Trinny and Susannah ‘began TV rudeness that led to Jeremy Kyle guest’s death’ – The Sun

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FASHION gurus Trinny Woodall and Susannah Constantine began the TV rudeness trend which led to a Jeremy Kyle guest’s death, a report claims.

Their BBC show What Not To Wear, in which guests’ dress sense was slated, helped turn telly into “a sphere of humiliation”, academics say.

 Trinny and Susannah's What Not To Wear was the first TV show where hosts were allowed to be 'nasty' to guests, a report to MPs claims

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Trinny and Susannah’s What Not To Wear was the first TV show where hosts were allowed to be ‘nasty’ to guests, a report to MPs claimsCredit: Handout

MPs ordered the report when Steve Dymond, 63, was found dead after filming The Jeremy Kyle Show in which he failed a love-cheat lie detector test.

It saw the show axed in May after 14 years.

Language expert Prof Angela Smith, co-author of Belligerent Broadcasting, said unkind comments by Trinny, 55, and Susannah 57, were “legitimised as being for your own good.”

Academics picked out one particular episode where they told a woman: “you look like you’ve just crawled out of bed” and criticised her coat saying: “You look like a hunchback in that.”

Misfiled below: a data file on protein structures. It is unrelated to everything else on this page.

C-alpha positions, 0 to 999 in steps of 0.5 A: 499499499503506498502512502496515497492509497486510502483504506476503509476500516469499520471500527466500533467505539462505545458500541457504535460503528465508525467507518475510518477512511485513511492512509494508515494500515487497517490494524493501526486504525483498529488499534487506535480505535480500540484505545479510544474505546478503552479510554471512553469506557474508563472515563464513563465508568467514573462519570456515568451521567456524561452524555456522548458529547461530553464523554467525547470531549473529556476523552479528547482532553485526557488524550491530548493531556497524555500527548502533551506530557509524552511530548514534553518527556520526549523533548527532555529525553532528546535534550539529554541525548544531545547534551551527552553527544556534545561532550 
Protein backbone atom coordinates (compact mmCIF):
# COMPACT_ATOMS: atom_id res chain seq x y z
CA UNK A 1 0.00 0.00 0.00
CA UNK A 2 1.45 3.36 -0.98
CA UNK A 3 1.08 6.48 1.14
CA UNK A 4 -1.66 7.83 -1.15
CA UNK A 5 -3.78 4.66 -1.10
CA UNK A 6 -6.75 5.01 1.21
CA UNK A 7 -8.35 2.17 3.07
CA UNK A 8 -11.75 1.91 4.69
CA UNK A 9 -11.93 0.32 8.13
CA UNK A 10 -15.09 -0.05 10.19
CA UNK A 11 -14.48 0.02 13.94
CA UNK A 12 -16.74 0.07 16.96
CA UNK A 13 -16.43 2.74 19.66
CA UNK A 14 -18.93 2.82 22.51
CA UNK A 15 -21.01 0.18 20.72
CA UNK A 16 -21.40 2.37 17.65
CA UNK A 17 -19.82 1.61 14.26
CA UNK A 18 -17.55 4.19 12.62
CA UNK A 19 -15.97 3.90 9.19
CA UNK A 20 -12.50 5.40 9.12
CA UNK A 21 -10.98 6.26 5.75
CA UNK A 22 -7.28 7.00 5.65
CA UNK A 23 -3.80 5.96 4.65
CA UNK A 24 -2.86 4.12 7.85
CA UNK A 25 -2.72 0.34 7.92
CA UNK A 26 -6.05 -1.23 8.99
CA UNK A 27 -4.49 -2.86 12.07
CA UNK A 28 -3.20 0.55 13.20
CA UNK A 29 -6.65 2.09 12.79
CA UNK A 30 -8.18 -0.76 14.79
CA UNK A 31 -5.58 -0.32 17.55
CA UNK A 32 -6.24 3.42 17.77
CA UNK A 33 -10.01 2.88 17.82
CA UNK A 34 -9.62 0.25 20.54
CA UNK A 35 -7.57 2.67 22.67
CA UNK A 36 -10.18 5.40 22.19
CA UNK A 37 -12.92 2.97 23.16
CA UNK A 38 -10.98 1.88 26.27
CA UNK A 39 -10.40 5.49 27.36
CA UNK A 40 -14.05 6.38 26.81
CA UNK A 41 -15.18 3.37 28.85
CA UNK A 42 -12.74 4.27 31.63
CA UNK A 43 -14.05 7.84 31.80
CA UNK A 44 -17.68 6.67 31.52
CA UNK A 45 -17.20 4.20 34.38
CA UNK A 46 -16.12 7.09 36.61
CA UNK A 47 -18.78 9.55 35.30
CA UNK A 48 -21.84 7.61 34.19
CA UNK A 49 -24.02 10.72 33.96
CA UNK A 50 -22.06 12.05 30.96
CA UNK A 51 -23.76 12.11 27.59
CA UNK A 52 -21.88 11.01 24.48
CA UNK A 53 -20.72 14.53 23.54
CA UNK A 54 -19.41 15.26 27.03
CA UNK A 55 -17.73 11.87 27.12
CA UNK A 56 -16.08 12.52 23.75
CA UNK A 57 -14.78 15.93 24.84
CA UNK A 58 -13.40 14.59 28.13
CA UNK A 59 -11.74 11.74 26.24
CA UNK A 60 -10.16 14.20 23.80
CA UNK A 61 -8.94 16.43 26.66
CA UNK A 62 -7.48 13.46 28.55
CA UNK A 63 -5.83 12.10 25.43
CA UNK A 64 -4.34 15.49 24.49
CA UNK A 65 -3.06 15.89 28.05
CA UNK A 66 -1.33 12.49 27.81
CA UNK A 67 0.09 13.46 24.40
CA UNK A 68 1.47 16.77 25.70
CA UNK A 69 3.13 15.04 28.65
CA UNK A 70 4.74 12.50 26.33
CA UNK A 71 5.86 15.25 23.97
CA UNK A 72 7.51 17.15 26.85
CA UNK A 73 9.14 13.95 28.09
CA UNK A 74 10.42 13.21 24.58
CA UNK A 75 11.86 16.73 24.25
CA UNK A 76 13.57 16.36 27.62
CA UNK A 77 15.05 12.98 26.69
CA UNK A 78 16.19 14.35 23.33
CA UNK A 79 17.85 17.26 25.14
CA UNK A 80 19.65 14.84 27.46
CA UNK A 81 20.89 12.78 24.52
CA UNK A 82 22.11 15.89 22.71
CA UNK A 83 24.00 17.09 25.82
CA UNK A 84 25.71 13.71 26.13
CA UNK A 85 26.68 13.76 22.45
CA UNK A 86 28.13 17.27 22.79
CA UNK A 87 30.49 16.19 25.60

Prof Smith said the early-Noughties show cleared the way for “conflict talk”. The F-word chef Gordon Ramsay, 52, and Lord Sugar, 72, on The Apprentice were also highlighted.

 The report picks out one episode where the hosts said: 'You look like you’ve just crawled out of bed'

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The report picks out one episode where the hosts said: ‘You look like you’ve just crawled out of bed’Credit: Rex Features
 Jeremy Kyle's 'aggressive treatment' of his guests was rapped by MPs

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Jeremy Kyle’s ‘aggressive treatment’ of his guests was rapped by MPsCredit: Rex Features
 Jeremy Kyle guest Steve Dymond was found dead after failing a lie detector test on the show

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Jeremy Kyle guest Steve Dymond was found dead after failing a lie detector test on the showCredit: Collects

 

The report to the Digital, Culture, Media and Sport select committee even pointed the finger of blame at shows like Come Dine With Me and Love Island where the tongue-in-cheek voiceover created “a sense of disharmony or conflict.”

Nineties’ programmes like The Jerry Springer Show set the blueprint for a confrontational style of hosting according to the academics, but they added that Kyle’s unusually aggressive treatment of his guests was part of a more extreme change.

MPs want a review into the duty of care TV firms have to reality show participants.

Trinny Woodall and Susannah Constantine​ star in ​What Not to Wear





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